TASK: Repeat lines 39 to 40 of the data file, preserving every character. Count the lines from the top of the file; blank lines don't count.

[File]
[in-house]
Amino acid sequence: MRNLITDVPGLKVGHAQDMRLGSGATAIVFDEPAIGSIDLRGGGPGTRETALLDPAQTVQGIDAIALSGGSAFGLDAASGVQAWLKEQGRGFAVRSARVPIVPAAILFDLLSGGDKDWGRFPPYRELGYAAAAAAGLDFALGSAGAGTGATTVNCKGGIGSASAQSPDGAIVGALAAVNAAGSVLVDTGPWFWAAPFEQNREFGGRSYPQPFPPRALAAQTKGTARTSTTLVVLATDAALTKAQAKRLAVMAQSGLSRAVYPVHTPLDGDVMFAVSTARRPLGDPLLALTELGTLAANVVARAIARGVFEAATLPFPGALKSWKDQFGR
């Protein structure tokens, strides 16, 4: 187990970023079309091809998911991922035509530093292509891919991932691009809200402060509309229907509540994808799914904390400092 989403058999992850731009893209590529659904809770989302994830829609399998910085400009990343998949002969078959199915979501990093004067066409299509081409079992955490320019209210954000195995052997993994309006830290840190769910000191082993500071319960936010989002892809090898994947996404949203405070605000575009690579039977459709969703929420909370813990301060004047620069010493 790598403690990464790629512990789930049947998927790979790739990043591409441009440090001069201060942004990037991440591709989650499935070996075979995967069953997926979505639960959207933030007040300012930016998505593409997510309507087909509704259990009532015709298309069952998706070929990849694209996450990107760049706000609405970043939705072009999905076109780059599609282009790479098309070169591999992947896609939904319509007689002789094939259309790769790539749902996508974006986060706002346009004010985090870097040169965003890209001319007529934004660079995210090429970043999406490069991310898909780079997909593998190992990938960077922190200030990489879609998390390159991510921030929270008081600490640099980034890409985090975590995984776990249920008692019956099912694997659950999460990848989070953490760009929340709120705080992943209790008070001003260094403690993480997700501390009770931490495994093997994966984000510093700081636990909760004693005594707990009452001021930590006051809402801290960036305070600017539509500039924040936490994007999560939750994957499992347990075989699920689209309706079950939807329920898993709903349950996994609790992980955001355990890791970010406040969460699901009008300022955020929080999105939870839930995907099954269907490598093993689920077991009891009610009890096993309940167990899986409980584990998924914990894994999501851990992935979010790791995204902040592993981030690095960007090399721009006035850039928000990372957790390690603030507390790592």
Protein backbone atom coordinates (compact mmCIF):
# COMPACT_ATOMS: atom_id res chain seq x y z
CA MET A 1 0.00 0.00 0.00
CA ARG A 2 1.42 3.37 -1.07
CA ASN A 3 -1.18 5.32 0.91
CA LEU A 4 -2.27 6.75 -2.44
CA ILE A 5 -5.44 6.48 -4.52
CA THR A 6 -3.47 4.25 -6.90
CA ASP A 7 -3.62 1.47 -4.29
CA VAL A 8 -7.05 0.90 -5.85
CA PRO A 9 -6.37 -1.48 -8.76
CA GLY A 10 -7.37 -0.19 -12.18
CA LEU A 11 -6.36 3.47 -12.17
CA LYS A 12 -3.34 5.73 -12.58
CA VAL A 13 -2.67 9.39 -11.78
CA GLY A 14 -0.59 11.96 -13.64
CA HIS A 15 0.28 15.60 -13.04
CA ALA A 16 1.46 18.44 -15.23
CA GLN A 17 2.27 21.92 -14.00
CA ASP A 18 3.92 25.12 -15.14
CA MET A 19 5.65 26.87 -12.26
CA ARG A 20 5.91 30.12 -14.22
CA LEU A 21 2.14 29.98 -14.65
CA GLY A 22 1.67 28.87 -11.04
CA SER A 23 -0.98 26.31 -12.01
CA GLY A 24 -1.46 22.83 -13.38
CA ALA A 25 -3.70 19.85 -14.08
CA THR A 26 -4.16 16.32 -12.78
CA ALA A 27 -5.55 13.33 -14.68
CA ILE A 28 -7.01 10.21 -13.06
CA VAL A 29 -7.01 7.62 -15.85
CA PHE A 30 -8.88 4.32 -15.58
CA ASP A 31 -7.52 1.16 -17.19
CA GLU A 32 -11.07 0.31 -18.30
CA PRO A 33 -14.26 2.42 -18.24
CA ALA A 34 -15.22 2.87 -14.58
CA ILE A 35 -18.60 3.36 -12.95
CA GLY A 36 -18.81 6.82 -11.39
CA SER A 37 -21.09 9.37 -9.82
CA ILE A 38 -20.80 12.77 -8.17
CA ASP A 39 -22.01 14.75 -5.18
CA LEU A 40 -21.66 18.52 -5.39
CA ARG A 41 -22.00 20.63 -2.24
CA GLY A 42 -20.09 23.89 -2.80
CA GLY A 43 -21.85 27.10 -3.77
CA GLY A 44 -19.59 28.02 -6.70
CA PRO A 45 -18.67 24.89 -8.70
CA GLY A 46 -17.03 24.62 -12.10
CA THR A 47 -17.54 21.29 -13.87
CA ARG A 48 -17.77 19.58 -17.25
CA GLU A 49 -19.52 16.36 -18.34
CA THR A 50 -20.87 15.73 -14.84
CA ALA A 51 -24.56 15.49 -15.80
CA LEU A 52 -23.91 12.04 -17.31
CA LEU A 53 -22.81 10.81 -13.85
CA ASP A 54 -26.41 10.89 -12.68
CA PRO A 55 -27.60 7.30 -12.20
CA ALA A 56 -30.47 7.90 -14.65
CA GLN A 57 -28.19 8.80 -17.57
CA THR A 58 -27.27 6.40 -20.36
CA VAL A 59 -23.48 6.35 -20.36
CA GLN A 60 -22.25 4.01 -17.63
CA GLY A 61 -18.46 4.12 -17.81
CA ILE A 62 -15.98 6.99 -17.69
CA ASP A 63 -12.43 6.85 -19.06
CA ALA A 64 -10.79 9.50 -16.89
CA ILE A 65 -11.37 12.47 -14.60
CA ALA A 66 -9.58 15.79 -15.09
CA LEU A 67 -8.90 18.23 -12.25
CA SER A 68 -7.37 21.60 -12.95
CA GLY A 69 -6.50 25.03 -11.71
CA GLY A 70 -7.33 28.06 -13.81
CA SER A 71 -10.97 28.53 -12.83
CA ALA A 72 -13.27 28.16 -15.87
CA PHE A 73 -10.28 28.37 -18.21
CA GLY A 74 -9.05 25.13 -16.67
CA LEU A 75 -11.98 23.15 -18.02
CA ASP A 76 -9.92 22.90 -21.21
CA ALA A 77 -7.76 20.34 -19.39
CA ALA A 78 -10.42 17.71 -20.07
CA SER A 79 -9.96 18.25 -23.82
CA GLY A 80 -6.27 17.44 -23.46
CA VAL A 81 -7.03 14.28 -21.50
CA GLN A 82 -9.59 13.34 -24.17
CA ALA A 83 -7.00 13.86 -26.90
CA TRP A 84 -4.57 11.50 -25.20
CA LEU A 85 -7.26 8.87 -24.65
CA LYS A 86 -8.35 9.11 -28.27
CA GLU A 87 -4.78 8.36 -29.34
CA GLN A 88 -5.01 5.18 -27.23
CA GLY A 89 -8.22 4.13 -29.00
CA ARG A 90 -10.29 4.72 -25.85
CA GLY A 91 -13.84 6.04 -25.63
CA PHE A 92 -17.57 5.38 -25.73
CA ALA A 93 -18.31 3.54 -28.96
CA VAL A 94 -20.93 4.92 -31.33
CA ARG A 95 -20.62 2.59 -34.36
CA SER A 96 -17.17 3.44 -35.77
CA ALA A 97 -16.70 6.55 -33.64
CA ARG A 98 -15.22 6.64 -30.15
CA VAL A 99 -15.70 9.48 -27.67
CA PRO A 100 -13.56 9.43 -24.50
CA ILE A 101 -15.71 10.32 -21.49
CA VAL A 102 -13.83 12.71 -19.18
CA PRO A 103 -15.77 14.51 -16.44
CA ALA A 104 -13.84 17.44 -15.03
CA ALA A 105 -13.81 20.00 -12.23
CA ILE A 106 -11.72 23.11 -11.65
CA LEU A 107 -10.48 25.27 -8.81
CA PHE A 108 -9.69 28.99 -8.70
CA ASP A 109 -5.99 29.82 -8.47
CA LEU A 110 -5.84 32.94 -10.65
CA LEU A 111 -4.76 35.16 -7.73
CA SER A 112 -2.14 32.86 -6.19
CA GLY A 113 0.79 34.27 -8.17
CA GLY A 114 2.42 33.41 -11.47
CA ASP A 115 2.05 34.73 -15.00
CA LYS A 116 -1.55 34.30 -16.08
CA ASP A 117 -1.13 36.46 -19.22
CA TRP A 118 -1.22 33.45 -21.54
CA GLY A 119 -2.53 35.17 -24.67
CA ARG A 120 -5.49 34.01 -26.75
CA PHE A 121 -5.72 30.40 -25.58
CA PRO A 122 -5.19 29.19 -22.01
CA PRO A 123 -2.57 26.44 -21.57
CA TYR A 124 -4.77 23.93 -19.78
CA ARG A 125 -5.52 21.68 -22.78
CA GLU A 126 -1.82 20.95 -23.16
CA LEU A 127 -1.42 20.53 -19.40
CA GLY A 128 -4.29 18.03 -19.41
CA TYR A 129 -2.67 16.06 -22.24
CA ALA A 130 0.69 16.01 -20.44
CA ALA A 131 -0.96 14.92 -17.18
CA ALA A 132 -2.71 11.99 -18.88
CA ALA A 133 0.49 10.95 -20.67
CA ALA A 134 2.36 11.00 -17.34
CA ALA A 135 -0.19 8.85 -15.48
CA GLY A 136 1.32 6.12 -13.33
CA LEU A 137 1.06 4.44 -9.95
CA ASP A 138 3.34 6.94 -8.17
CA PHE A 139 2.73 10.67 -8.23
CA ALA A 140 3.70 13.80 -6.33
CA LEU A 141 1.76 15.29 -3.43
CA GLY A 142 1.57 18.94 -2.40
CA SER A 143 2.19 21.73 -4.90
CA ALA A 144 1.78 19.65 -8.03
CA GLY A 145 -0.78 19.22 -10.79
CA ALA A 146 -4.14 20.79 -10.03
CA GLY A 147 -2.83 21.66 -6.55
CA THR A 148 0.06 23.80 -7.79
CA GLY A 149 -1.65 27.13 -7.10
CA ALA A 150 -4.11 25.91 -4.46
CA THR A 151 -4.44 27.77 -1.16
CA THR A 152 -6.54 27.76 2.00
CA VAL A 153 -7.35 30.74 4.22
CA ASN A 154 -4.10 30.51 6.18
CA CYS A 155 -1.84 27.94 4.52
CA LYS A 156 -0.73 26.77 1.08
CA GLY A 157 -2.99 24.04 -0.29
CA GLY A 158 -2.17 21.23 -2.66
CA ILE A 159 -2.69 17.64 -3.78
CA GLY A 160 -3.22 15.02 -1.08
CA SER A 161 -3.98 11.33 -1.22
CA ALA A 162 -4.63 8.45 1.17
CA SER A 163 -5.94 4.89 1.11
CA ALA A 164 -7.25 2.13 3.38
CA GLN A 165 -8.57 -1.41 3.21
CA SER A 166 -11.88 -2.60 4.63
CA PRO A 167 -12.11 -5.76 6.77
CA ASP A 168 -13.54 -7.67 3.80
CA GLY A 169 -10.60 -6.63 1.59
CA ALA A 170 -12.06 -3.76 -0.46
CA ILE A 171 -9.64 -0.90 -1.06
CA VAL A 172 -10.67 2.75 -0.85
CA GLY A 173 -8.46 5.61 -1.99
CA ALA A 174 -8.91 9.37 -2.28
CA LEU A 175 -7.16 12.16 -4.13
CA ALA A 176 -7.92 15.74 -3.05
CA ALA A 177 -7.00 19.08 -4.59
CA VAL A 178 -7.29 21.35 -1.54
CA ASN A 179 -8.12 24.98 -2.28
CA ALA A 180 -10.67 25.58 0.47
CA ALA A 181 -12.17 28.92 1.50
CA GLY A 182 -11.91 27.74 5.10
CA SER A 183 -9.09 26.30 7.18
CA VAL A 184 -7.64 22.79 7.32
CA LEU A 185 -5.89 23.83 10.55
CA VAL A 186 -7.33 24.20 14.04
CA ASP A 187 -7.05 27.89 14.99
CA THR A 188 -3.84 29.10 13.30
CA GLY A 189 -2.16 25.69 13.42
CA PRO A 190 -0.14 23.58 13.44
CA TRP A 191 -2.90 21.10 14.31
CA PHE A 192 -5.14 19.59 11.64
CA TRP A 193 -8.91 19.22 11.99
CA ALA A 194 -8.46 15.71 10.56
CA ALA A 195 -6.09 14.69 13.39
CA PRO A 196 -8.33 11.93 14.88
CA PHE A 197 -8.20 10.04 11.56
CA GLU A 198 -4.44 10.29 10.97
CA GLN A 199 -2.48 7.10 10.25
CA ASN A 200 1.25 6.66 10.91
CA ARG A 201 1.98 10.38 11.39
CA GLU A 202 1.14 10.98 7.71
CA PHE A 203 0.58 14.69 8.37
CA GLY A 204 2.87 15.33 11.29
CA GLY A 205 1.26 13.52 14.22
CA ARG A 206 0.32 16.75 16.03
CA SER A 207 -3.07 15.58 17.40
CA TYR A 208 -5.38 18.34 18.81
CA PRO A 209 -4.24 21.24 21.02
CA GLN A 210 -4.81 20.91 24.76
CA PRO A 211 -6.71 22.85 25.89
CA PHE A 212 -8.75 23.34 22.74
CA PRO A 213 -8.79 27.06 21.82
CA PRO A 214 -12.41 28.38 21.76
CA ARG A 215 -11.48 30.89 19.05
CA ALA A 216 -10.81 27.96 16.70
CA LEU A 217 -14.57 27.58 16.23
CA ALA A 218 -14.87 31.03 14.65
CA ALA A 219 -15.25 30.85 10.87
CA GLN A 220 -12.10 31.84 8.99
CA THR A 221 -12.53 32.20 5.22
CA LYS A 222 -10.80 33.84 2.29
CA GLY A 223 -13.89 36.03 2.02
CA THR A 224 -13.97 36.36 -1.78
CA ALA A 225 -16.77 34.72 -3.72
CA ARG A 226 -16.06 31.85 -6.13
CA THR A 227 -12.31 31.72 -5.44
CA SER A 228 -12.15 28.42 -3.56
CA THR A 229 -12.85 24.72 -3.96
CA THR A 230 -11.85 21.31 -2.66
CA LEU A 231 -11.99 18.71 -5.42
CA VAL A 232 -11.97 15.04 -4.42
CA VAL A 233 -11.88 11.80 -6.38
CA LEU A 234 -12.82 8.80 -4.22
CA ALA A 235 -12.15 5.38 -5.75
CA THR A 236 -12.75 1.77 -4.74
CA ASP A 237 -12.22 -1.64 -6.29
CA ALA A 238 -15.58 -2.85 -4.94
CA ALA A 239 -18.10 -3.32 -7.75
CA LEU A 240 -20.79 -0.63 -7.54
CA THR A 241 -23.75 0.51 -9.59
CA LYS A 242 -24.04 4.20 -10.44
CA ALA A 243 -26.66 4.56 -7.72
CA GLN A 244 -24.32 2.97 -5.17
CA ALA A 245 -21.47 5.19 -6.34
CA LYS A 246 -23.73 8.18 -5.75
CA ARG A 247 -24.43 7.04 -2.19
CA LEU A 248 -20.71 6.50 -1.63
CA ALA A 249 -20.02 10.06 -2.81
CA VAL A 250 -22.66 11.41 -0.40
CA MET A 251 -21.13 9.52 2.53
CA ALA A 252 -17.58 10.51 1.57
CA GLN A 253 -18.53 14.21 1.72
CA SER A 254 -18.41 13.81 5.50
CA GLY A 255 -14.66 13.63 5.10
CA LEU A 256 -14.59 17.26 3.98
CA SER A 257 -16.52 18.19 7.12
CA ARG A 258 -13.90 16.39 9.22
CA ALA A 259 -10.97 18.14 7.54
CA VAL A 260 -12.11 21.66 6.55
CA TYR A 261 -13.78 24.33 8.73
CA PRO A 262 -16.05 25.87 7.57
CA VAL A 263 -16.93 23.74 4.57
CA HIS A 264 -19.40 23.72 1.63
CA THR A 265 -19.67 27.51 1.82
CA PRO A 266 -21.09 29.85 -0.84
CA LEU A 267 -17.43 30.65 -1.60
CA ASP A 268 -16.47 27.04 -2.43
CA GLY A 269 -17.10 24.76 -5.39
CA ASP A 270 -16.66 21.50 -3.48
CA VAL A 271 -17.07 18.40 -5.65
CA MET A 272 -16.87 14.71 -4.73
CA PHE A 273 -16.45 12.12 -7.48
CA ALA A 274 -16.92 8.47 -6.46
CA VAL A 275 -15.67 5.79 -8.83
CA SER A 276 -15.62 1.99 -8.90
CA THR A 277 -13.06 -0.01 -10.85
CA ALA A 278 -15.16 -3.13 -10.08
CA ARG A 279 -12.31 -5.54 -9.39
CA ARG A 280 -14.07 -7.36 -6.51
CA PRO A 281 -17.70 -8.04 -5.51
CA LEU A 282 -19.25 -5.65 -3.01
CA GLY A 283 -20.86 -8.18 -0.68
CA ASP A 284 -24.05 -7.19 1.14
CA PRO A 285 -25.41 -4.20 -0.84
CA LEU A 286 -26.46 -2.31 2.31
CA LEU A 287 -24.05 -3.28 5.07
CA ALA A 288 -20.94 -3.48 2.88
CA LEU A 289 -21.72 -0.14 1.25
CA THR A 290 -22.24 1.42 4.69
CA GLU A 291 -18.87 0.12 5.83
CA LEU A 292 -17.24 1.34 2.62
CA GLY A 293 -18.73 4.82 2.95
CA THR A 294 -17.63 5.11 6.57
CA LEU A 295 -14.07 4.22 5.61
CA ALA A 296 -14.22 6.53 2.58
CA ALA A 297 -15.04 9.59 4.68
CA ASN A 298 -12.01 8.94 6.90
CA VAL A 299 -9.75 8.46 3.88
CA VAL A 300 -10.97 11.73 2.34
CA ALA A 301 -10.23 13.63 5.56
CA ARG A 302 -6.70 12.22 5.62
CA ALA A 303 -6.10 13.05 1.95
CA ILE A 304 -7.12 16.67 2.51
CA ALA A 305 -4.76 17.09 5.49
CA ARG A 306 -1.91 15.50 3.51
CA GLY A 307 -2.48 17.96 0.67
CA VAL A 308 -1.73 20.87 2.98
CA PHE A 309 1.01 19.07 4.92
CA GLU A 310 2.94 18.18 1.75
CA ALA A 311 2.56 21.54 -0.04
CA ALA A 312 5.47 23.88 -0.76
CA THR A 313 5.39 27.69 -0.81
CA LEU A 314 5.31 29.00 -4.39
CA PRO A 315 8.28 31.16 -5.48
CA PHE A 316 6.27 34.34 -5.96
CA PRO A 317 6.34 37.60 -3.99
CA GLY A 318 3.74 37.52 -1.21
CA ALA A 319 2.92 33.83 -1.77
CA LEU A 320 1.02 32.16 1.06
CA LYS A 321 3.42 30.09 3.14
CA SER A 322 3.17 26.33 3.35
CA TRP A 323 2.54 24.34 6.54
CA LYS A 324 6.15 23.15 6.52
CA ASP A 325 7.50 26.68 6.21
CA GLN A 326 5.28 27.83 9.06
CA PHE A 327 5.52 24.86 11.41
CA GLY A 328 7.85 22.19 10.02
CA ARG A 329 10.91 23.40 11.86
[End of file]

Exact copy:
CA ALA A 34 -15.22 2.87 -14.58
CA ILE A 35 -18.60 3.36 -12.95